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Ferdinand Hodler was born in 1853 in Gurzelen, Bern. At seventeen he left the Bernese Oberland for Geneva, where he lived in great poverty, trying to earn a little money by painting portraits, scenic views and butchers' shop signs. But before long, he met his benefactor, Barthelemy Menn, who was a friend of Corot, an admirer of Ingres and a teacher at the Geneva School of Fine Arts. He gave Hodler methodical instruction in painting and taught him the rules governing the application of geometry to art.
His first works were inspired by Corot, but he soon freed himself from this influence. Hodler was of a mystical turn of mind, obsessed with his search for the ideal. He also painted a series of very moving portraits and a great many landscapes of the Bernese Oberland and the Geneva region that possess great beauty, strength and grandeur. This aspect of his work has perhaps suffered an unmerrited neglect at the hands of critics.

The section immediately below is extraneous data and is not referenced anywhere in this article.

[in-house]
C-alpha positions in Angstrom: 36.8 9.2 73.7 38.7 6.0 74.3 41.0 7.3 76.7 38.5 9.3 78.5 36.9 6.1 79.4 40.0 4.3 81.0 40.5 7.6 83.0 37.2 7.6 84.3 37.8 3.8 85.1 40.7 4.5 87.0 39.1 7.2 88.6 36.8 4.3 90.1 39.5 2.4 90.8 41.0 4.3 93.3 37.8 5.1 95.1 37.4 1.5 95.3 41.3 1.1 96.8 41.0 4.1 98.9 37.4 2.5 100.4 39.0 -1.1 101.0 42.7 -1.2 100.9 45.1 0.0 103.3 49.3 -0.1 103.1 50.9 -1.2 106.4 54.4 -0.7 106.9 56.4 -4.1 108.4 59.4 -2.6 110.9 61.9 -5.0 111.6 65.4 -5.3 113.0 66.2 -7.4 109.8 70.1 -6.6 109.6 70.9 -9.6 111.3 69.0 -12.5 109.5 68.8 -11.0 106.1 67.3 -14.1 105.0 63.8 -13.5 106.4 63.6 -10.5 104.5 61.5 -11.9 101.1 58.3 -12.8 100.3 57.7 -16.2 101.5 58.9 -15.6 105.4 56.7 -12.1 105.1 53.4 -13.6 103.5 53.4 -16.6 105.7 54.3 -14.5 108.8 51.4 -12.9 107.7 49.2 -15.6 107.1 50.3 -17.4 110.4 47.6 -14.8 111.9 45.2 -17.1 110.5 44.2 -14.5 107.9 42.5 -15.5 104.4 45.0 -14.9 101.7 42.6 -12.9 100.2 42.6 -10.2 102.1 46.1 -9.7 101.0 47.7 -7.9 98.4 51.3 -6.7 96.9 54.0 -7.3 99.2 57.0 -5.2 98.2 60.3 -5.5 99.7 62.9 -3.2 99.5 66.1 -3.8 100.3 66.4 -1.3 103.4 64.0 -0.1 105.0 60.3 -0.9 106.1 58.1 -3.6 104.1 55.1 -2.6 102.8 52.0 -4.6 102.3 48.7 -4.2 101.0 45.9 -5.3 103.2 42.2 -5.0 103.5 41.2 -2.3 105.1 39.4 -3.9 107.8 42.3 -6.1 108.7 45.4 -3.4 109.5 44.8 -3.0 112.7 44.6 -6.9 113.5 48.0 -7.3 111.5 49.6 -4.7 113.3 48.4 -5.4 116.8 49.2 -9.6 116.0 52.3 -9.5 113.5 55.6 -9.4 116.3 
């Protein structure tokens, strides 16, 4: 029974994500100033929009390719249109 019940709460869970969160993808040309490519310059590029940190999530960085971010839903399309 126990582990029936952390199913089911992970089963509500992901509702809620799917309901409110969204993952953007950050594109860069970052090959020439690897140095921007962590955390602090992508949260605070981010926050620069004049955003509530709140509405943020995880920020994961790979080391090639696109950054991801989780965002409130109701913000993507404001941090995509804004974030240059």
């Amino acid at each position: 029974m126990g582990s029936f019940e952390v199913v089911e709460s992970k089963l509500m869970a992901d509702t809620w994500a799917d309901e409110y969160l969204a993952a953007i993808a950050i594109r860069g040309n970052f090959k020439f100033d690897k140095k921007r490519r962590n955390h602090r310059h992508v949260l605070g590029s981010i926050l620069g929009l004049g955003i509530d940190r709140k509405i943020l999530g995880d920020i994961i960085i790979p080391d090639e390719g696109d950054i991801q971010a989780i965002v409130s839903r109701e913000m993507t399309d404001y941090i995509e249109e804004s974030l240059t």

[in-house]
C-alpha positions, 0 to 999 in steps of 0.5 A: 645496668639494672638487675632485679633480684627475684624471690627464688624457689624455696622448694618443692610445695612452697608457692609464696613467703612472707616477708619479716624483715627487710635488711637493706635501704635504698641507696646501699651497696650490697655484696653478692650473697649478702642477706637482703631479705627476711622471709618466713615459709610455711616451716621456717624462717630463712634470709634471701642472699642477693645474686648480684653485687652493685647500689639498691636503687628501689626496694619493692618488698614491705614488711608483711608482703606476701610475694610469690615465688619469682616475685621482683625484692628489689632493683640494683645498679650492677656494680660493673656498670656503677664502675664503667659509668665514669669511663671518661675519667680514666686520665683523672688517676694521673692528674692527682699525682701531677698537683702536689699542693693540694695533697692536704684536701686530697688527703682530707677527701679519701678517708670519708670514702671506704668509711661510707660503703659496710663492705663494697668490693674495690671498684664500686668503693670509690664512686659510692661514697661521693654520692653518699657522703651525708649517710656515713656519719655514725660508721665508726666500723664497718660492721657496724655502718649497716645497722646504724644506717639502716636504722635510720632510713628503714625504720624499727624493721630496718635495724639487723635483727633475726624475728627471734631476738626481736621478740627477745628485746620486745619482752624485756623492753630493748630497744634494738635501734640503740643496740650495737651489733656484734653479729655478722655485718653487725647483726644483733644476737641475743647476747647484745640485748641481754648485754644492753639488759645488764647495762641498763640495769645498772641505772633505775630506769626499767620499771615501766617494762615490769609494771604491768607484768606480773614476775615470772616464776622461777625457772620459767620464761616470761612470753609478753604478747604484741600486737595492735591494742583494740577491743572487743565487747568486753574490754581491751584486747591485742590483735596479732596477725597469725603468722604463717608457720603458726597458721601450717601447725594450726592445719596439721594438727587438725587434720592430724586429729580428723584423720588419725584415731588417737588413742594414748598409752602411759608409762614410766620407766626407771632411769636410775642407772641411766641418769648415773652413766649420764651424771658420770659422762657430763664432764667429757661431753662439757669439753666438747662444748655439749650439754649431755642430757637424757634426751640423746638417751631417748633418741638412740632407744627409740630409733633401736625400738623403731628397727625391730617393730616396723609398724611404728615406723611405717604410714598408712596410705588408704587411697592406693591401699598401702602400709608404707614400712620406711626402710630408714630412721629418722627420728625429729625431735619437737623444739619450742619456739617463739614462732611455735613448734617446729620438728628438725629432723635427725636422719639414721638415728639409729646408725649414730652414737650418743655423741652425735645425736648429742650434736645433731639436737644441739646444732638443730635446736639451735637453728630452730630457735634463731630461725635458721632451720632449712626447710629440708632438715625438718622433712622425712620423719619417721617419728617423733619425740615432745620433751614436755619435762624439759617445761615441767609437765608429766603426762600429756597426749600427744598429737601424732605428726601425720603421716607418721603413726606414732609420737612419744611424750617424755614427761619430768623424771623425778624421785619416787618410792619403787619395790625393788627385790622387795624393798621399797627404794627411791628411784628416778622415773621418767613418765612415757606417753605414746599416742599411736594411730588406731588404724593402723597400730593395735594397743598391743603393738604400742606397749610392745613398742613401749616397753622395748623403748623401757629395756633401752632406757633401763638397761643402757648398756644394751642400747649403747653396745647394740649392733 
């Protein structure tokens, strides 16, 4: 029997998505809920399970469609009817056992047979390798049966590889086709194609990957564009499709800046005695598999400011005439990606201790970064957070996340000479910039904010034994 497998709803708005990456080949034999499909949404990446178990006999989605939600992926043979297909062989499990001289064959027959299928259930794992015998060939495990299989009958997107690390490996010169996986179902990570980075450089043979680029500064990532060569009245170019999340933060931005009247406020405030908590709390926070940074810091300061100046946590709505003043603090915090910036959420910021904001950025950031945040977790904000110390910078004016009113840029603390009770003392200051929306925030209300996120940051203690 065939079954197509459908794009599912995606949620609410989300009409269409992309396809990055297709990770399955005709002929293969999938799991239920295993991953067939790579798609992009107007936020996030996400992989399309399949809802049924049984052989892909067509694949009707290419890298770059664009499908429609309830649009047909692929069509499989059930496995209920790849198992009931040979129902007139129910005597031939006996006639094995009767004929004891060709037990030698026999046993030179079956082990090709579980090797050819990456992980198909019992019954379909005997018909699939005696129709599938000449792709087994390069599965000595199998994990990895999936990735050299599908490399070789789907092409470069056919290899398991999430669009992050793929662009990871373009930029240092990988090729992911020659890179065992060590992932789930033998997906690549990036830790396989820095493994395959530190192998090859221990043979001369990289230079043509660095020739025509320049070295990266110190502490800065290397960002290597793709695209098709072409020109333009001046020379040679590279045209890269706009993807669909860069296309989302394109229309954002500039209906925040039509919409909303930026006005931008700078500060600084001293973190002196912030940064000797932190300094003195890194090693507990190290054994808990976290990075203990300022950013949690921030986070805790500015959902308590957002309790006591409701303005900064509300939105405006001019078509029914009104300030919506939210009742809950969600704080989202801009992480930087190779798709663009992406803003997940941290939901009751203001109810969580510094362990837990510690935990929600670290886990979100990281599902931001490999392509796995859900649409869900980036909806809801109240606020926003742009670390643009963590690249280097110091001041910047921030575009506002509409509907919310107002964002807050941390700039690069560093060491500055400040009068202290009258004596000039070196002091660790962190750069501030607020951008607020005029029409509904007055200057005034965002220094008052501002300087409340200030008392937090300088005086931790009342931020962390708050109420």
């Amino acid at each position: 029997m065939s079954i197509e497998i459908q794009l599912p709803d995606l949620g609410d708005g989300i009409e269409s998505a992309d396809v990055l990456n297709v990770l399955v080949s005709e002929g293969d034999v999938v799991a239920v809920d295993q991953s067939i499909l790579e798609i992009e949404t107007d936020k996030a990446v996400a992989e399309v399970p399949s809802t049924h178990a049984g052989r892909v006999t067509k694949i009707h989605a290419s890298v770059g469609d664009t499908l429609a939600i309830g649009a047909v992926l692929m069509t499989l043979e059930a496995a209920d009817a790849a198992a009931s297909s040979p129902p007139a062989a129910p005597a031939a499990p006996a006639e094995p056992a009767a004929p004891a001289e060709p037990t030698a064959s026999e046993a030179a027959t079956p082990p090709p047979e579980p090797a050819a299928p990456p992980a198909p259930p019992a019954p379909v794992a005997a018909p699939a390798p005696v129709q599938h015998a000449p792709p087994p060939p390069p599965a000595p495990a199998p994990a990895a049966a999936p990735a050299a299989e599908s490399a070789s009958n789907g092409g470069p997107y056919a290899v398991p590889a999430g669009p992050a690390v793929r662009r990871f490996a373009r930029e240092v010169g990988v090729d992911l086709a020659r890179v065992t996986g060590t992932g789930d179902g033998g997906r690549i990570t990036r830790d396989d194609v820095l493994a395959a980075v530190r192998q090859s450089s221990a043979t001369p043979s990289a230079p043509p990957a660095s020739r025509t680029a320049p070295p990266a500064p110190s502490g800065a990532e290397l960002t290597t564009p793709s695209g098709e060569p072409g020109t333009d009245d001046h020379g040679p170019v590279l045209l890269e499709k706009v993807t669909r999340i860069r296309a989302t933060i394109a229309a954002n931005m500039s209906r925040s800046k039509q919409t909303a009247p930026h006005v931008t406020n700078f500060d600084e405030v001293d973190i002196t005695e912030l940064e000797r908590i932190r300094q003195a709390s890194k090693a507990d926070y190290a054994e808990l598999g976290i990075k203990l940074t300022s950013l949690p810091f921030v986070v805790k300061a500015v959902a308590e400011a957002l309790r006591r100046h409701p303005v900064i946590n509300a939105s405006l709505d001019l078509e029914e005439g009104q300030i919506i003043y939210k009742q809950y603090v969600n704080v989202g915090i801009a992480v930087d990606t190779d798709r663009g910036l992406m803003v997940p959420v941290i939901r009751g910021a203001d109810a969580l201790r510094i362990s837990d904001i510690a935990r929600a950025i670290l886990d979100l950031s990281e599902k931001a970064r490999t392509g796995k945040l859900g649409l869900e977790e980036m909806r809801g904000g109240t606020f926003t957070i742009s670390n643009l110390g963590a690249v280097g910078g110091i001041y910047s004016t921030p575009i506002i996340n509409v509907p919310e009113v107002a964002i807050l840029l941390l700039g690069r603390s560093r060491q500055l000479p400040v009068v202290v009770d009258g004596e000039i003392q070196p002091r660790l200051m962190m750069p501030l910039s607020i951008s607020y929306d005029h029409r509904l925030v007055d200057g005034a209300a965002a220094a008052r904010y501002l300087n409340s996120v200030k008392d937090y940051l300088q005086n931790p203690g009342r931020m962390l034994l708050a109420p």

Hodler is an artist highly prized in his native Switzerland but not well known beyond its borders. He spent his entire life in Switzerland, though his art grew from other European influences. In 1885 he found his direction in a style he called parallelism, any kind of repitition. The human figures are posed as if they were on stage. He favored simple oppositions of foreground against background and confined his colors to the simplest palette. His portraits are flooded with color, however and his landsapes became more and more abstract. He died in 1918.
Written and compiled by Jean Ershler Schatz, artist and researcher from Laguna Woods, California.
Owen Findsen in Art News, November 1994;